'The Thing:' A Look Back at Carpenter’s Masterpiece

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    It’s October, and you know what that means: the spooky season is upon us! Around this time each year, I like to revisit a few of my favorite horror films. Halloween and Scream are an annual tradition for me, but there’s another classic movie that I want to talk about today. My favorite horror movie of all time, in fact--John Carpenter’s 1982 masterpiece, The Thing.
    For those unfamiliar, The Thing tells the story of a small arctic research base that is beset by a terrifying, shape-shifting alien creature. It’s a remake of the 1951 film The Thing From Another World, which is itself an adaptation of the John W. Campbell story Who Goes There? It’s worth noting that Carpenter’s film hews much closer to the original novella than the 1951 film.
    From the opening scene to the final frame, this picture is a masterclass in suspense. The Thing is perhaps most famous for its frightening and gory special effects--as well it should be, a lot of it still looks pretty good even forty years later--but the body horror elements aren’t what attract me to the movie. No, the real draw is the insidious sense of claustrophobic paranoia that pervades the narrative.
    The cast: a mix of clashing personalities who are already developing cabin fever before the movie even starts. The setting: an isolated camp in the middle of the frozen tundra. That alone is a recipe for disaster; add in a terrifying, inhuman monster that can disguise itself as anyone and you’ve got one of the most effective thrillers ever made. The characters themselves are never quite sure who among them might be the thing, and as a result, neither is the viewer. What starts as a compelling mystery only intensifies as the group dwindles and trust deteriorates.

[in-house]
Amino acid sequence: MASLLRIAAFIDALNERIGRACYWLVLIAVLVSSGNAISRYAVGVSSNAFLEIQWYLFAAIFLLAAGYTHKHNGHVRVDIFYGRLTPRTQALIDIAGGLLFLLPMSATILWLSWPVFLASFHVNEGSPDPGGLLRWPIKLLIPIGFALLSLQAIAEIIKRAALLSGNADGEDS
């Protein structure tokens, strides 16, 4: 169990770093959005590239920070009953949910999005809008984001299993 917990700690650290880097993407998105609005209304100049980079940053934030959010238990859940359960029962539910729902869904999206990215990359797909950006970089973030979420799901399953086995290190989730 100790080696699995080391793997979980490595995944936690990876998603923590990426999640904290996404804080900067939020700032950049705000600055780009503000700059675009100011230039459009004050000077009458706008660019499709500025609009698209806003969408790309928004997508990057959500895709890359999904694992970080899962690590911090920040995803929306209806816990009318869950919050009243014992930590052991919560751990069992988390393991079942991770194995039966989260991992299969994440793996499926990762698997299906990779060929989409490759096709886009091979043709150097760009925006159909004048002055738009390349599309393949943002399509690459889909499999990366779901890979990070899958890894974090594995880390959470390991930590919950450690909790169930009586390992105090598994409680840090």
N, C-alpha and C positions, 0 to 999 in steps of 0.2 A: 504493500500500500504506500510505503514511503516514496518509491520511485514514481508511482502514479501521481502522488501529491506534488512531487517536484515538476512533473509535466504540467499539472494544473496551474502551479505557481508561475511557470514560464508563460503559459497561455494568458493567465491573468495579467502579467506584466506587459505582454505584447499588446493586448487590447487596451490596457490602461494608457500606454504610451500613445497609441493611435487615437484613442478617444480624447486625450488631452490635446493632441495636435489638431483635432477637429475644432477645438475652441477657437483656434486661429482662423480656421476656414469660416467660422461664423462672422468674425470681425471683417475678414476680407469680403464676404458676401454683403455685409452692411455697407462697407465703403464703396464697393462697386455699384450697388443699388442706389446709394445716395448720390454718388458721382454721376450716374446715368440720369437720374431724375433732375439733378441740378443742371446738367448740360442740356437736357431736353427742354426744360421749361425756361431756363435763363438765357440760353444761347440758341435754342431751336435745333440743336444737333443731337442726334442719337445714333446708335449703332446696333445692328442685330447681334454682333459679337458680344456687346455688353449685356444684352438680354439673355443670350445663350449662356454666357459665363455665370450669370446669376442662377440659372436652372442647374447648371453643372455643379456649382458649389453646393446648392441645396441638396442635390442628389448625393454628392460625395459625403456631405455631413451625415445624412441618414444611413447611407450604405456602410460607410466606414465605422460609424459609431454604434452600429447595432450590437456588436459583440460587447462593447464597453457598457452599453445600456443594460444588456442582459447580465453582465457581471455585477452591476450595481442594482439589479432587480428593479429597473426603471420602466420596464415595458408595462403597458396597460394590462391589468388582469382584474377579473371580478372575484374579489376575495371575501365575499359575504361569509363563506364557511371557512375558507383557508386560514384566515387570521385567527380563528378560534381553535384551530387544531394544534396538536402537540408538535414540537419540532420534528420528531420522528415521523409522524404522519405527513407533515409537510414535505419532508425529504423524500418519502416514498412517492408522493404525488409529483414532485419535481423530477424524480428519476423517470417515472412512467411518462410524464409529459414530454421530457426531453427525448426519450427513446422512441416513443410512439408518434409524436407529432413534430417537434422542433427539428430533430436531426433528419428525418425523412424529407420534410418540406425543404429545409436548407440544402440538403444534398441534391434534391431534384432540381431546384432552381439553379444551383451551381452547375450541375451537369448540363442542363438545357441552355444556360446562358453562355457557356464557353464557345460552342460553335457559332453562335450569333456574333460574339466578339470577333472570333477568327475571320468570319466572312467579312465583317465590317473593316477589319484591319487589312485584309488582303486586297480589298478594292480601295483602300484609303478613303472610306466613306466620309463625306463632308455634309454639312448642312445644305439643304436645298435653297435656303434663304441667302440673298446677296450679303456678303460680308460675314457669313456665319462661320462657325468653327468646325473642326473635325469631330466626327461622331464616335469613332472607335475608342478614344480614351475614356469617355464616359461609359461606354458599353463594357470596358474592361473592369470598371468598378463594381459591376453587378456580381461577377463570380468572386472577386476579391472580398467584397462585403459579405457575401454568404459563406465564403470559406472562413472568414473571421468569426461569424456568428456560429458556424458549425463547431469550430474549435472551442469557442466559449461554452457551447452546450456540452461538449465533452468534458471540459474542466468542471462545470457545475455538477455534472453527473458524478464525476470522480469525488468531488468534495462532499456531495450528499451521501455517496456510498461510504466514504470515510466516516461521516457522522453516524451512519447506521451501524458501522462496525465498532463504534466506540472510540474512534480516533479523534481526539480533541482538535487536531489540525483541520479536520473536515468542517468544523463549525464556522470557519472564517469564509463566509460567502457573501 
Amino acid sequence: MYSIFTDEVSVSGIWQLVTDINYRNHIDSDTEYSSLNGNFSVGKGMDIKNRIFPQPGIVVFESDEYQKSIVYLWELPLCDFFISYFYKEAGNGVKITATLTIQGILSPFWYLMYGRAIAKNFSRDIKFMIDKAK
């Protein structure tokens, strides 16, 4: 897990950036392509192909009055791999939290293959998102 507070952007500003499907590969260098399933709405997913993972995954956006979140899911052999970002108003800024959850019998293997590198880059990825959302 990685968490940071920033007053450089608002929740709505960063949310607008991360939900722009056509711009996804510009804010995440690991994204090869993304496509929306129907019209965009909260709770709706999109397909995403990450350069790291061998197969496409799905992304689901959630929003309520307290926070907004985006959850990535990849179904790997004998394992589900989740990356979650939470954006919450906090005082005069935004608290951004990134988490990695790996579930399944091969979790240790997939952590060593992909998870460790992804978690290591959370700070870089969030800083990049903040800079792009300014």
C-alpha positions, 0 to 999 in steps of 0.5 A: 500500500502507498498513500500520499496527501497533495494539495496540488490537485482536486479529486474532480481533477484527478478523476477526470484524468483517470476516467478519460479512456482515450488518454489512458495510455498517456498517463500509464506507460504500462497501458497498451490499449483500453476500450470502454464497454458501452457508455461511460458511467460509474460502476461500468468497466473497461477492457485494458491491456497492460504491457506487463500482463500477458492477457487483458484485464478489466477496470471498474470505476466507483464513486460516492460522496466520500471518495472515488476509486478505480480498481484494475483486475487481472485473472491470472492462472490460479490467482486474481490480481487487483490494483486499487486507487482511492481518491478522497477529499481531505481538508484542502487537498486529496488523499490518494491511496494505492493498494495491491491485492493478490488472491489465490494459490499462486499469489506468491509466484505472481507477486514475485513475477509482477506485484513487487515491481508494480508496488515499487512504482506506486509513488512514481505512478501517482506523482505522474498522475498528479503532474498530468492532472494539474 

Of course, to circle back around to the effects, the mounting terror is only reinforced by the occasional visceral monster attack. From the horrific ‘exploding dog’ sequence to a decapitated head growing spider legs, tense scenes are often punctuated by truly terrifying imagery. The Thing even delivers one of cinema’s best jump scares in the famous blood-testing scene!
    Don’t get me wrong--I’m not a gore-hound. I don’t, generally speaking, enjoy horror movies that rely on buckets of blood to scare the audience. But The Thing is a special case; the way it weaves its shocking grotesquery into a more cerebral narrative helps amplify the paranoia, rather than reducing the movie into cheap schlock.
    Plus, let’s talk about those performances. Kurt Russell was in his prime as R.J. “Mac” McReady--it’s still one of my favorite roles of his. One thing that helps is that his introductory scene (in which he destroys a computer that beat him at chess) is such a perfect encapsulation of his character and smartly foreshadows the end of the film.
    Then you’ve got the late, great Wilford Brimley as Blair. What a character! So understated, so sinister and yet at the same time tragic. I get chills thinking of the scene where Mac visits him in the locked shed and Blair calmly states, “I would like to come out now,” while the audience clearly sees a noose hanging behind him. The question of when exactly Blair became a Thing and what his motivations are in various scenes is one of the more interesting elements of the film to me.
    Oh, and I’d be remiss not to mention one of my favorite actors, Keith David, in the role of the antagonistic Childs. If there was anyone in the cast who could convincingly clash with Russell, it was David. Such a great pair of actors--I love seeing them work off each other!
    There’s honestly more to love about The Thing than I could work into a single article. Suffice it to say, if you haven’t seen this movie yet, you’re missing out. The good news is, the Halloween season is the perfect time to familiarize yourself with this classic flick!
More articles and reviews by Ethan McIntyre can be found at rollwithit.blog.